I encountered it in early 2006 or so when Mathias Svalina and Zachary Schomburg and I were doing some readings together in the Midwest. I was living in Denver; they were in Lincoln, Nebraska; and we were all trying to finish grad school and get on the road with our poems. (We had something like two books and about eleven chapbooks published between us—who the fuck did I think we were?) I brought a copy of The Battlefield with us, and by turns we read it aloud in the car, on the long stretches from Kansas to Missouri, Missouri to Chicago, on up to Minneapolis, and back down through Iowa. This was not an appropriate landscape for The Battlefield. We were just going the wrong direction. We should have been touring the Arkansas Ozarks, Tennessee, and Louisiana, perhaps. Nevertheless, the three of us—I will speak for us all here—were transformed by its worlds, by its insane litanies, by its force of imagination, by its awful hilarity. It happens to be the most mysterious, beautiful, funny, and astonishing single poem I have so far encountered. By the time we got back to Mathias’s little basement apartment in Lincoln, we were reading it to pretty much anybody on the sidewalk who passed by.

I met Chicu Reddy around this time too. We were reading together at the Poetry Center in Tucson—where I now live. Out after the reading at some bar on 4th Ave, he asked me what I’d been reading, and—like everybody else I knew at the time—I told him I’d been obsessively memorizing Graham Foust’s first two books. Chicu just said, “Oh yeah, Graham’s work is like crack for poets.” Indeed. And as I open up The Battlefield Where the Moon Says I Love You, I think, what is Stanford for poets? A drug, no doubt, from which there is no return from the force of its experience. Maybe for me it’s akin to what Rimbaud was to Ashbery and Patti Smith. Or what Blake meant to Ginsberg.  I don’t know.

But when I want to sip on its powers a bit, I return to an early passage:

and I thought when you have a swimming party always go alone
do not attend show up by yourself don’t show up unless no one is there
swim alone never with a buddy always go in the water by yourself no matter what
they tell you jump off banks even if you know it’s shallow below crack your head
open always swim at night jump in when it’s COLD and you gasp and can’t move
my advice to all is death by water if you have an appointment at dawn a duel
swim to the forest of honor with the moon over your shoulder

—April 15, 2012, Tucson, AZ


About suffering we were always wrong. That if we were lucky, it would happen only to others. That when it happened to us, it would be crippling. That when it happened to others, it had little to do with us.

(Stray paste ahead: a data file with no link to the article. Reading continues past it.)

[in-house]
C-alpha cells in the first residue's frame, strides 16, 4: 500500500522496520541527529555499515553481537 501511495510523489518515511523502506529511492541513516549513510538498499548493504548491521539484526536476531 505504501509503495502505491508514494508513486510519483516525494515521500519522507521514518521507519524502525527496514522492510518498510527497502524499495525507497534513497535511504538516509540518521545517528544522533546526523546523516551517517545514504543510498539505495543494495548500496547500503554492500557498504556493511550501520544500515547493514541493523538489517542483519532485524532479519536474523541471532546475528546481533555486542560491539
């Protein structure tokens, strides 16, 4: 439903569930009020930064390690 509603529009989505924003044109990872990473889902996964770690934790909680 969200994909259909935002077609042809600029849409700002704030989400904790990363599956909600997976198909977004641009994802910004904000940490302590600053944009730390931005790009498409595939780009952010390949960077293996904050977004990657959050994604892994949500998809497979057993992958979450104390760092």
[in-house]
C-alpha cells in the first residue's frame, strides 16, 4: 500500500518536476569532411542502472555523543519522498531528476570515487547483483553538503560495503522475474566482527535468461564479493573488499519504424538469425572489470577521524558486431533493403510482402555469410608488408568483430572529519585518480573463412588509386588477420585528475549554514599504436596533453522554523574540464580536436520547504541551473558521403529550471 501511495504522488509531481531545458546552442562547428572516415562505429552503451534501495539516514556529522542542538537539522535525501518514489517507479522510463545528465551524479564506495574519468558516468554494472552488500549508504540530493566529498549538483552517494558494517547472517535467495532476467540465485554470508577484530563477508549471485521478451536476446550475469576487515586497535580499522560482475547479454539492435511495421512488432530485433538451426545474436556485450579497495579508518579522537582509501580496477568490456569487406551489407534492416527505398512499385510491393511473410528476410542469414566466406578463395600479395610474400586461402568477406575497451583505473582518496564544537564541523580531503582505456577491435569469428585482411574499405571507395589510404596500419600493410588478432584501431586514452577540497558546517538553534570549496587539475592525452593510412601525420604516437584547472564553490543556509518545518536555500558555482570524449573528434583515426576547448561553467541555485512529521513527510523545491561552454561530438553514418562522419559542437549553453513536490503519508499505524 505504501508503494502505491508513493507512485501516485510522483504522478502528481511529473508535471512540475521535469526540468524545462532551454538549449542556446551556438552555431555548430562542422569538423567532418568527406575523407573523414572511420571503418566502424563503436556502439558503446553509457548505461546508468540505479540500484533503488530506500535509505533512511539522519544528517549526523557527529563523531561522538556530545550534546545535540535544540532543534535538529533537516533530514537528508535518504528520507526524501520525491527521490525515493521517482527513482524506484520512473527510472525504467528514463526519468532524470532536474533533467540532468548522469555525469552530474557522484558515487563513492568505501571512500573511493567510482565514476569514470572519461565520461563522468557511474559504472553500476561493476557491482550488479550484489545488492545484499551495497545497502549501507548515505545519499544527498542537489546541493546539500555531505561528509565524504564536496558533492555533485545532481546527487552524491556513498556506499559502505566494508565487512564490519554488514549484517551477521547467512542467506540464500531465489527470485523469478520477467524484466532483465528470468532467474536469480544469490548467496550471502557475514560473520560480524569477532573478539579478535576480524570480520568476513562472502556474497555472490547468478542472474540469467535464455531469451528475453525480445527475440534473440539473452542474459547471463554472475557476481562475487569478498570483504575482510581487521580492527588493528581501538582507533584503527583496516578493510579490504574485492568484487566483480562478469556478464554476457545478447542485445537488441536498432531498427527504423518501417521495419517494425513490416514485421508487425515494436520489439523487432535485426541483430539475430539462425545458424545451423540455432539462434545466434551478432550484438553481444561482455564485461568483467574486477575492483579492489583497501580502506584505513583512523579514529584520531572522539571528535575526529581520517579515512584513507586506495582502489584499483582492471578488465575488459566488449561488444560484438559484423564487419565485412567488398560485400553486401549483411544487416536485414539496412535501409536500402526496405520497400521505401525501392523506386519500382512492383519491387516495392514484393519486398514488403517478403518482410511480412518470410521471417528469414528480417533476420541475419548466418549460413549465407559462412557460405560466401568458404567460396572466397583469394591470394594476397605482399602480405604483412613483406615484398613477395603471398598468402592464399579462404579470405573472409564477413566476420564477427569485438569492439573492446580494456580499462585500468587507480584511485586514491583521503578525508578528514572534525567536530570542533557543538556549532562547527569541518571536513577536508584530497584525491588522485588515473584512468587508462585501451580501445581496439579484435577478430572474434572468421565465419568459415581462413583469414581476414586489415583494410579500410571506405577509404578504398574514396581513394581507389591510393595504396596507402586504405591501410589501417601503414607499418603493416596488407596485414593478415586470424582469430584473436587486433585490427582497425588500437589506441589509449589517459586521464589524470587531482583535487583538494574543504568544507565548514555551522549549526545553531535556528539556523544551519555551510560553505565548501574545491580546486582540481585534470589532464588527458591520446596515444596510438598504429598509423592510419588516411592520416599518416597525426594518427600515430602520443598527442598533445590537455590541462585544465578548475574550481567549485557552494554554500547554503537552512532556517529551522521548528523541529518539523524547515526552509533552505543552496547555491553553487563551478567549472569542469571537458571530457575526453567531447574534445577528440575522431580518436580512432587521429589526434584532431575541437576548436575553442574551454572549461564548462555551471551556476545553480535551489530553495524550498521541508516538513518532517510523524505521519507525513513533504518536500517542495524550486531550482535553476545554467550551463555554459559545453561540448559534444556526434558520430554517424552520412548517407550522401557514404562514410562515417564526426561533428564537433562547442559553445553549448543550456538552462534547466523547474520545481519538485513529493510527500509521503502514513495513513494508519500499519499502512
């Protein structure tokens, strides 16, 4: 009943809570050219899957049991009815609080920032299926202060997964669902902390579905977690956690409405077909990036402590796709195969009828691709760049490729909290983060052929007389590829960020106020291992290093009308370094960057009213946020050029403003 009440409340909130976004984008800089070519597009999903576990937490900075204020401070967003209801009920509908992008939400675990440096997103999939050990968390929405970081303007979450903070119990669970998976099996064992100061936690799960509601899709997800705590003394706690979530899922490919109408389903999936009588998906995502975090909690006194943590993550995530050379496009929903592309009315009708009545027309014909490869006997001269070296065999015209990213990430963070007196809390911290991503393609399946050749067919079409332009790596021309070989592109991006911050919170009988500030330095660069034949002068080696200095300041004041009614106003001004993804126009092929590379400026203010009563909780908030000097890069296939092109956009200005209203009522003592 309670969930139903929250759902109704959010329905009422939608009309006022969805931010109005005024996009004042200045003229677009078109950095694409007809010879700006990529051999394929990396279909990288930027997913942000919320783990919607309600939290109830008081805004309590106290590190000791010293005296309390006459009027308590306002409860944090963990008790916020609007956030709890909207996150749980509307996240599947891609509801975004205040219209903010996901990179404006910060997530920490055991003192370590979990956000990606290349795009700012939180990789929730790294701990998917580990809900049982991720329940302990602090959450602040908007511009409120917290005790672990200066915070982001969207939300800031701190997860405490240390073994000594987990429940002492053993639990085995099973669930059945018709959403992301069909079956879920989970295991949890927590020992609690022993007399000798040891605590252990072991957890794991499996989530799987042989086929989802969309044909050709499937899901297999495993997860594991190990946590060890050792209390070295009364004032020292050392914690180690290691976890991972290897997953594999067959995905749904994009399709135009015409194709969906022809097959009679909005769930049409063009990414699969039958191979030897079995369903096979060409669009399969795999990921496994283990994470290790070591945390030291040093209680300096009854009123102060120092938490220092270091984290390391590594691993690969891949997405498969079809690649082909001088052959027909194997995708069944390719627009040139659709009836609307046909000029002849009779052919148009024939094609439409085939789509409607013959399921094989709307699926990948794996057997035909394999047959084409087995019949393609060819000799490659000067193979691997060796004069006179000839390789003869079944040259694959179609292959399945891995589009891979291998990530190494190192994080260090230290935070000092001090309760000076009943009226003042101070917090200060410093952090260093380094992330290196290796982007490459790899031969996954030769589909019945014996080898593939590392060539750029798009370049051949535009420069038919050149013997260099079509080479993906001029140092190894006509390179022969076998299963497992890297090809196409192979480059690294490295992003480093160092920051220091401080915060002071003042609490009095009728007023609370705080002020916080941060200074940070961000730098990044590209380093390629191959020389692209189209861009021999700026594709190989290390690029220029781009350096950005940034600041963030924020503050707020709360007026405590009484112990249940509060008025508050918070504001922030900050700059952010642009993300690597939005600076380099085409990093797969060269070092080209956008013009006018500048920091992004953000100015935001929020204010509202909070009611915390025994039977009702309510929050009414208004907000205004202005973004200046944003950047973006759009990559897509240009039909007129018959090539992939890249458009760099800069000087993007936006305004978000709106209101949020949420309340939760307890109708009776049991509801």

Seamus Heaney’s “Clearances” was the first sonnet sequence that I analyzed concertedly for form, and it is the poem that revealed to me (along with a number of iconic poems by Yeats) what one can do with form and particularly with sound within set structure to enhance meaning. A meditation in eight sonnets on the poet’s mother, her death, and his bond with her, “Clearances” remains my go-to poem about grieving and personal loss.

Within the suite, Heaney inhabits the sonnet form loosely, mixing up rhyme schemes and invoking patterns with deliberately varied degrees of faithfulness to tradition. In the opening sonnet, for example, the poet-speaker recalls his great-grandmother’s rebellious romantic choices in a blended Italian-English form, while coolly integrating words like “exogamous” into the characteristically casual diction, with the overtly extravagant word acting much like the stone thrown at his great-grandmother on her wedding day, and with the word stone itself used twice—early on in line 2 and then dropping through the lines—persistent as inherited story—to appear as the last word of this poem. The sound of the word stone also reverberates elsewhere in the sequence in rhyming and assonantal words such as shone, one, bowl, iron, open, and soul, and throughout “Clearances,” Heaney employs short and long o’s, their repetition sounding like the gonging of a bell, the tolling of the one note of grief.

Like “Clearances,” Marilyn Nelson’s A Wreath for Emmett Till makes use of the sonnet sequence’s blending of lyric intensity with sustained contemplation, but in order to explore a different kind of sorrow. In this series, Nelson evokes the heroic crown or sonnet redoublé, a stately form in which 14 sonnets are intimately linked, as the final lines of individual sonnets become the first lines of the successive poems, culminating in a 15th sonnet using all 14 of those first lines in order. The crown is a perfect vessel for shaping overwhelming content, as its intricate rigor enables the poet to consider and convey events that would otherwise swallow or flatten speech. Here, Nelson employs the form to address the unspeakable, in this case, the revolting torture and murder of Emmett Till, a fourteen-year-old Chicago native who was lynched and killed while visiting relatives in Money, Mississippi in 1955.